In our first reading from the first book of Samuel, we hear of the Lord calling Samuel by name, while he is still a young boy, and the eventual response by this boy on the advice of his mentor Eli: ‘Speak Lord, for your servant is listening,” The reading goes on to say how as Samuel grew, the Lord was with him, and Samuel did not let a single word of the Lord, ‘fall to the ground.’ Samuel was faithful in doing everything that God asked him to do. God’s word and instruction would become more important to him than anything else – his reputation, his comfort, his own desires.
In our Gospel passage from St. John, we hear how John the Baptist points out Jesus to some of his own followers, identifying Jesus as ‘the Lamb of God’ – and two of these disciples follow after Jesus.
John has continued being faithful to his own call of setting the stage for Jesus, identifying Jesus for others, and then stepping back – without consideration for his own position or reputation; he had a substantial number of followers of his own, but John was faithful to his vocation. He was not the priority; preparing the way of the Lord, setting the stage or bringing others to Jesus – and then putting himself in the background – that was his priority.
Later in this same Gospel passage, Andrew brings his brother Simon to meet Jesus – again, someone who has come to know Jesus introduces another person to Jesus – and Jesus in his meeting with Simon changes his name to Peter or Kepha, which means ‘rock’ (in Matthew’s Gospel this is expanded on, with the words, ‘and upon this rock I will build my Church’).
Peter will no longer go back to being known only as Simon – with the change in name has come a fundamental change in his person; and although throughout the gospels we have example after example of how Peter is loyal to Christ, and other times how he fails Christ, ultimately he will show his faithfulness by giving his own life for his faith in Jesus.
Whether it is Samuel, or the Baptist, or Andrew or Peter, repeatedly we hear examples of those who respond to the invitation to come and know God in a more intimate way, a more personal way, surrendering their priorities, their ‘selves’ to that call from God to become more deeply involved with serving God and bringing others to know Him.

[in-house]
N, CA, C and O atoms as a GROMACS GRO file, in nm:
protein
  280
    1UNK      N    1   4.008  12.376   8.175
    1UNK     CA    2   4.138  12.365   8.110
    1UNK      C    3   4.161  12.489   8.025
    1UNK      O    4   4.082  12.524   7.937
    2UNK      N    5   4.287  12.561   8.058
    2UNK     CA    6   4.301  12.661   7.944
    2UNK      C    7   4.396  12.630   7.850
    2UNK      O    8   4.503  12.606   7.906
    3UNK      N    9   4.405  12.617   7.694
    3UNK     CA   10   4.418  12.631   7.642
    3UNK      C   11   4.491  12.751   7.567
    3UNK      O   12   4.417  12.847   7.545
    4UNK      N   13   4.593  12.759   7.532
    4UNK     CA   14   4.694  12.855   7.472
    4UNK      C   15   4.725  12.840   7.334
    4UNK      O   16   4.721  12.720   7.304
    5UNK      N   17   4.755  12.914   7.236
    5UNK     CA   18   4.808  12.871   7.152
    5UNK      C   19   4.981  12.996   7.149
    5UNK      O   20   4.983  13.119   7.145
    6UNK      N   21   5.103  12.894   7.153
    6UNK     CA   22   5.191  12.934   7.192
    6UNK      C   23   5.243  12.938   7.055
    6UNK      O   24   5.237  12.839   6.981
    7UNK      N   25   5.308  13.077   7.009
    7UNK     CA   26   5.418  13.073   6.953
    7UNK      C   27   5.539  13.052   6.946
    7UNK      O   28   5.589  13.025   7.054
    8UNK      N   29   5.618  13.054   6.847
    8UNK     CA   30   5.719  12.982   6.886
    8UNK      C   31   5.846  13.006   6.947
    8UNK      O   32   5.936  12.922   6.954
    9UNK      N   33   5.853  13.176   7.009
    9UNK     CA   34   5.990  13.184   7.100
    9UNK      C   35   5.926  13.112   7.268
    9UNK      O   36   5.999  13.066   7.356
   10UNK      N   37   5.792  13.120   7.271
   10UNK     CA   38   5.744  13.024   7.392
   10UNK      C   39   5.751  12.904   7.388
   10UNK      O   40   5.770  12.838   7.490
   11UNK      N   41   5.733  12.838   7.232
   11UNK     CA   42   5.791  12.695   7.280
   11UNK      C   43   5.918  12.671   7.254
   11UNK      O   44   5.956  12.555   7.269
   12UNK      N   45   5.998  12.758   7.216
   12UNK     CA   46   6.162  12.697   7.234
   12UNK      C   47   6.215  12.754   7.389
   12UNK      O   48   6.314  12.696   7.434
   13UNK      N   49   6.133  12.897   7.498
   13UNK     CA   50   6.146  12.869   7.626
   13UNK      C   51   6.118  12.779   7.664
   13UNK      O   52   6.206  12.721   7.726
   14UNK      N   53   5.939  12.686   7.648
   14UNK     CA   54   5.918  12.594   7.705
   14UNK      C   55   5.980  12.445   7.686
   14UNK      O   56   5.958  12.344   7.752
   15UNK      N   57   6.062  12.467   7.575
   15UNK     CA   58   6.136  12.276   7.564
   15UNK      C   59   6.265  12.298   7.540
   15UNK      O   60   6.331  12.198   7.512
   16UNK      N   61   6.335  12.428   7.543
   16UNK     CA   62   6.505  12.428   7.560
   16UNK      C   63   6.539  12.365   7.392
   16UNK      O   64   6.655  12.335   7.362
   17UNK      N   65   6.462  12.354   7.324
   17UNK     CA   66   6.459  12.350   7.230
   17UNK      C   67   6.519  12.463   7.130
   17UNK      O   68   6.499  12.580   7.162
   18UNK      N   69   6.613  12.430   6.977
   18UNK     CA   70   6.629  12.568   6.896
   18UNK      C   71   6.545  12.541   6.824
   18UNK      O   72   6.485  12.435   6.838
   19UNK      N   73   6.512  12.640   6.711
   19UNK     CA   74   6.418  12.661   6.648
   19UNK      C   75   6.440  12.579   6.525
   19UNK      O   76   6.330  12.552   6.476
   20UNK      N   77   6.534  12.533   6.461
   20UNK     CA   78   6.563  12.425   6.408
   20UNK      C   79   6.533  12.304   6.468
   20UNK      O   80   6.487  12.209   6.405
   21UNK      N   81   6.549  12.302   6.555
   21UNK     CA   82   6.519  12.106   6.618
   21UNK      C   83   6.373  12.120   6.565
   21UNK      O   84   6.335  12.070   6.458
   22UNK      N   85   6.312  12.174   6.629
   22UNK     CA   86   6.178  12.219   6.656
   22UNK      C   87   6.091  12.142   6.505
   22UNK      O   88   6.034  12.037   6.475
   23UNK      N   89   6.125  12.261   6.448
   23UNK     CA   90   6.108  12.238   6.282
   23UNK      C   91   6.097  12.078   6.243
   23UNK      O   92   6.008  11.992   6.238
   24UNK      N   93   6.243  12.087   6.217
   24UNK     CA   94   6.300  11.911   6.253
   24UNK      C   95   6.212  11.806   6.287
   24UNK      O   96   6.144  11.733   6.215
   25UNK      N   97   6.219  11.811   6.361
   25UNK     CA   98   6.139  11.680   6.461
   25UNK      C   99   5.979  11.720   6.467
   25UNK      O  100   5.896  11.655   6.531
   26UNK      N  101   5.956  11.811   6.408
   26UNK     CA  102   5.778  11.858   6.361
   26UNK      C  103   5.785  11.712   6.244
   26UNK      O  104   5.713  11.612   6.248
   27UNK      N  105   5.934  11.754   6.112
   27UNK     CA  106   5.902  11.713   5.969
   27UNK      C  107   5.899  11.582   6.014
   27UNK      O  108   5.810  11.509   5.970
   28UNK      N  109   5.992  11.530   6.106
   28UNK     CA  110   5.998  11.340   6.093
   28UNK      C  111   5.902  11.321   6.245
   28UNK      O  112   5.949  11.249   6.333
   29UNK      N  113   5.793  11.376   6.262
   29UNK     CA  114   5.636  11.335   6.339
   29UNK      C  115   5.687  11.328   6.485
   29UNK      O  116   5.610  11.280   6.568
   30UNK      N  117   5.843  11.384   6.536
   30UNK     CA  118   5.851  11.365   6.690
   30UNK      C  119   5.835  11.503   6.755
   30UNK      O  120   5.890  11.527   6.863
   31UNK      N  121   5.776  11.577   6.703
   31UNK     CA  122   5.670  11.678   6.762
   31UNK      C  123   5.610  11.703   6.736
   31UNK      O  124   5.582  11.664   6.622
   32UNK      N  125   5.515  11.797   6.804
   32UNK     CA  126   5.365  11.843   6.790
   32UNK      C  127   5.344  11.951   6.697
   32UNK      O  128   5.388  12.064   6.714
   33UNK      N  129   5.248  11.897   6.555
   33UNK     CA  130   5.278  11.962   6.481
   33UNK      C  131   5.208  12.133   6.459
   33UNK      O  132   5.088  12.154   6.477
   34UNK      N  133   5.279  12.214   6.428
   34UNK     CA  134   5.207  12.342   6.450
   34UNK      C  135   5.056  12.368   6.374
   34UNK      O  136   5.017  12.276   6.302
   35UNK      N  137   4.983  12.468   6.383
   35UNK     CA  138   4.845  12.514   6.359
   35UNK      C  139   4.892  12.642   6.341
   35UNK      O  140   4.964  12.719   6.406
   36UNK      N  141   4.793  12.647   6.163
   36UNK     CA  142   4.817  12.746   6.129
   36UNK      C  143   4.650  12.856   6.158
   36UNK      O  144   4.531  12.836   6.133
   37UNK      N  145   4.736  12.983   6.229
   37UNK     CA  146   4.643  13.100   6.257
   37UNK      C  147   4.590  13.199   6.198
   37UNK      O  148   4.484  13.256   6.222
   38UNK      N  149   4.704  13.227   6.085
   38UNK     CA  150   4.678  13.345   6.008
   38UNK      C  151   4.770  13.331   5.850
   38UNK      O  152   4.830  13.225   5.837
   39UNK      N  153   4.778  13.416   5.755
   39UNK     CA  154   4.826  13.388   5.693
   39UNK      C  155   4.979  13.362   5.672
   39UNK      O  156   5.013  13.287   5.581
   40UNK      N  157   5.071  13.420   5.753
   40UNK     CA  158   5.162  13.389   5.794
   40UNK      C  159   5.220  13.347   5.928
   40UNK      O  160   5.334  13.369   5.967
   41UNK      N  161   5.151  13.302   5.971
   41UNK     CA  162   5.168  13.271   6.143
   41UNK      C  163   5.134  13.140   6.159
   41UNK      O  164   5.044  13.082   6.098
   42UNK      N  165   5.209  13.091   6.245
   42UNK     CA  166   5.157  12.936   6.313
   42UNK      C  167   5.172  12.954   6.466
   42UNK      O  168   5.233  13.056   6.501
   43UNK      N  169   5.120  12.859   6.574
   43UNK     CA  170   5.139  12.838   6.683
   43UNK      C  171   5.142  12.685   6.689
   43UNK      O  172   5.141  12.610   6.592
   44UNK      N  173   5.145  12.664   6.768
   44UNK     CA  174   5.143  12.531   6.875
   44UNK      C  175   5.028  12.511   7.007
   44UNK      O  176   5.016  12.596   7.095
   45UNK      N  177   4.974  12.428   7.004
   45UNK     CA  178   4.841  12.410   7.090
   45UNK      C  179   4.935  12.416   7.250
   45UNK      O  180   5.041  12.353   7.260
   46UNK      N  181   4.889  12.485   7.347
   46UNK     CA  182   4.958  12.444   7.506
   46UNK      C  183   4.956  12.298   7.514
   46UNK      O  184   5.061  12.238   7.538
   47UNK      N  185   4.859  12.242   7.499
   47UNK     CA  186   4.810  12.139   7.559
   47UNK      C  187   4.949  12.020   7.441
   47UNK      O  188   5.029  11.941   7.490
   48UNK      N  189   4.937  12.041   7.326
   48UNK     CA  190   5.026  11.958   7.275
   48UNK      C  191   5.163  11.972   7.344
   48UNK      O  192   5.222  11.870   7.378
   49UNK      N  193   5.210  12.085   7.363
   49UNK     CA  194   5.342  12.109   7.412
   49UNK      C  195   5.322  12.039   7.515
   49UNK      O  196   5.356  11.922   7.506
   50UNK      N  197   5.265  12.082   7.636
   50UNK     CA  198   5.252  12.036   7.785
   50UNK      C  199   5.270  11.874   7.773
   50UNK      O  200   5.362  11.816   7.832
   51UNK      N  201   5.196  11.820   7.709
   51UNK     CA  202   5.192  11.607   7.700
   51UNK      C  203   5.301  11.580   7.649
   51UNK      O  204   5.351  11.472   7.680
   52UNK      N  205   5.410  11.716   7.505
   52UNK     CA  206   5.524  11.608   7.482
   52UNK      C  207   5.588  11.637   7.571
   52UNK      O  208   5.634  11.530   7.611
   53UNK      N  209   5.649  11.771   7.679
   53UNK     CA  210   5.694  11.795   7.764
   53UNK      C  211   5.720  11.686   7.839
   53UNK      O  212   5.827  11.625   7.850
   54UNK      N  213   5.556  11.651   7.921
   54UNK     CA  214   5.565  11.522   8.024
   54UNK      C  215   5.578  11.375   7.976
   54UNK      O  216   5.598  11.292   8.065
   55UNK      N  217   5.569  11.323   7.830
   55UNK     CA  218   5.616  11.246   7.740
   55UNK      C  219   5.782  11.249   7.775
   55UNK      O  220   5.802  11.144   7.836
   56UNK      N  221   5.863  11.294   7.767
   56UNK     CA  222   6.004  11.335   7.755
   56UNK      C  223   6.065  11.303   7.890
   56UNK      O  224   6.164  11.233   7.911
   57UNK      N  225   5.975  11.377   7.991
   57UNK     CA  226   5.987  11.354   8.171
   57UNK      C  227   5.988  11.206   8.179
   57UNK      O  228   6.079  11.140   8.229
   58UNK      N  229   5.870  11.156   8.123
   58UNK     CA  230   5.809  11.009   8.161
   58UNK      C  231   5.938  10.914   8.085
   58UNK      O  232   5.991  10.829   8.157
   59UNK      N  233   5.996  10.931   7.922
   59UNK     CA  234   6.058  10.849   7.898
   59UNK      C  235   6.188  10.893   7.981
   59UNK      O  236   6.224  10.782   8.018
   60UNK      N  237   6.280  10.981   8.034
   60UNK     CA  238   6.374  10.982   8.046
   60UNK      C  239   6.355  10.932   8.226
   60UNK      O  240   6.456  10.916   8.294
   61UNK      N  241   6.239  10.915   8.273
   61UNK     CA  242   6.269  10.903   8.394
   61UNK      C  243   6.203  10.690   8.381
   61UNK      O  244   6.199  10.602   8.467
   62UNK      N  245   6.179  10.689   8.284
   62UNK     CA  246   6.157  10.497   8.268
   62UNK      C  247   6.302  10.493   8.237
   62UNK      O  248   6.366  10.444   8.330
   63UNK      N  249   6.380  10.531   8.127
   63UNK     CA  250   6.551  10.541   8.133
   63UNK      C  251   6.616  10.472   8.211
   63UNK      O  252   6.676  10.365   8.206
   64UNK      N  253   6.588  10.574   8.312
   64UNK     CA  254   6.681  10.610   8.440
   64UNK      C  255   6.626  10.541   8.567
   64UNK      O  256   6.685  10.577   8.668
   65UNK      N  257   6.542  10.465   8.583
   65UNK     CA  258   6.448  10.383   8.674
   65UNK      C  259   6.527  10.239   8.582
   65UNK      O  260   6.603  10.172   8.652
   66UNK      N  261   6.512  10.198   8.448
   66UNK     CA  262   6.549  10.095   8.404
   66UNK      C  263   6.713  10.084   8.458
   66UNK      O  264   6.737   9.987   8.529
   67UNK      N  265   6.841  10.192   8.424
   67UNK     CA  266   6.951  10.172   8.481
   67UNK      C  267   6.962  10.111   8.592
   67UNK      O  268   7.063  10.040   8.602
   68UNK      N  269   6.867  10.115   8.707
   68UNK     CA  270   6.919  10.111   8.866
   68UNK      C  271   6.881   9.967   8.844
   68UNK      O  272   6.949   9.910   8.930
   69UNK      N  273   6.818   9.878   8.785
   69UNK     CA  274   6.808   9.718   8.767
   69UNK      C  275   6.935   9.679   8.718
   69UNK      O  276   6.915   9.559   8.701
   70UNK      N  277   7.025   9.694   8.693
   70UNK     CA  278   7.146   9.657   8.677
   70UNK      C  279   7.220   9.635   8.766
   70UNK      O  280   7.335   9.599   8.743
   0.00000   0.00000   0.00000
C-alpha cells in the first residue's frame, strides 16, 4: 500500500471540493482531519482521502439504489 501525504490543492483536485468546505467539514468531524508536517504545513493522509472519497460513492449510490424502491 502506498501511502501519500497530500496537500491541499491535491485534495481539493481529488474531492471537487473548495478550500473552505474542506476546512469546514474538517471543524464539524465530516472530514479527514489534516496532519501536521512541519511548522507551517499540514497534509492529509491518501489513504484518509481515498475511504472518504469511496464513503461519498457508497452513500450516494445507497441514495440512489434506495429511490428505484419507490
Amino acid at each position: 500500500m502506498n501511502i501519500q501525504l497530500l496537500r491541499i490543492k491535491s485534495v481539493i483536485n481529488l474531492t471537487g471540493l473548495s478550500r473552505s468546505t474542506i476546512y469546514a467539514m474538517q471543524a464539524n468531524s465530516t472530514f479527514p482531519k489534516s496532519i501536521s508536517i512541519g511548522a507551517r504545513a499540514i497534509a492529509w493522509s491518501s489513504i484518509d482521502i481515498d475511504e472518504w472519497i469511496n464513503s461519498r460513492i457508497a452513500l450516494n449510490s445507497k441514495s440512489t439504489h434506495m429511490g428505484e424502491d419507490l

Each time we gather for the celebration of the Eucharist, we are responding to that call to come and know Christ more intimately. Each time we approach the altar to receive Jesus in the Blessed Sacrament we are responding to that call, and when we receive Him in Holy Communion, we take Him into ourselves – and if we really and truly believe that Jesus is present in this Sacrament, then we cannot help but be changed at some level of our being. It’s a question of how much awareness we have of that change.
It’s the same with all of the other Sacraments – baptism and confirmation; in reconciliation or anointing of the sick; in matrimony or in Holy Orders; the Church teaches and we believe that Christ is truly present in each of these Sacraments;, and when we enter into any of these Sacraments, we become more than we are on our own; we encounter Jesus in a very intimate way; we are fundamentally changed in our most interior selves.
But it’s a package deal – as Catholics, we don’t pick and choose which Sacrament Christ is present in and which one He is not; either we believe He’s present in all of them, or He’s present in none of them – it’s not a cafeteria. We can’t pick and choose which Sacraments Jesus, who is God, enters into our lives, and which ones He doesn’t.
The challenge then, for us, is to allow that interior change to affect our exterior selves; to bring the influence of Jesus and the love of God into our thoughts, our words and our actions in everything that we say and do. Certainly not so that we can win praise, or be noticed or honoured; rather so that we can be a reflection of Christ who has called each one of us by name; so that we can be like Andrew and introduce our brothers and sisters authentically to Jesus; so that we can be like the Baptist, and point others away from ourselves and towards Jesus; so that when we open ourselves to hear God’s will in our lives, we can each respond with Samuel,
“Speak Lord, your servant is listening.”
Praised be Jesus Christ, now and forever!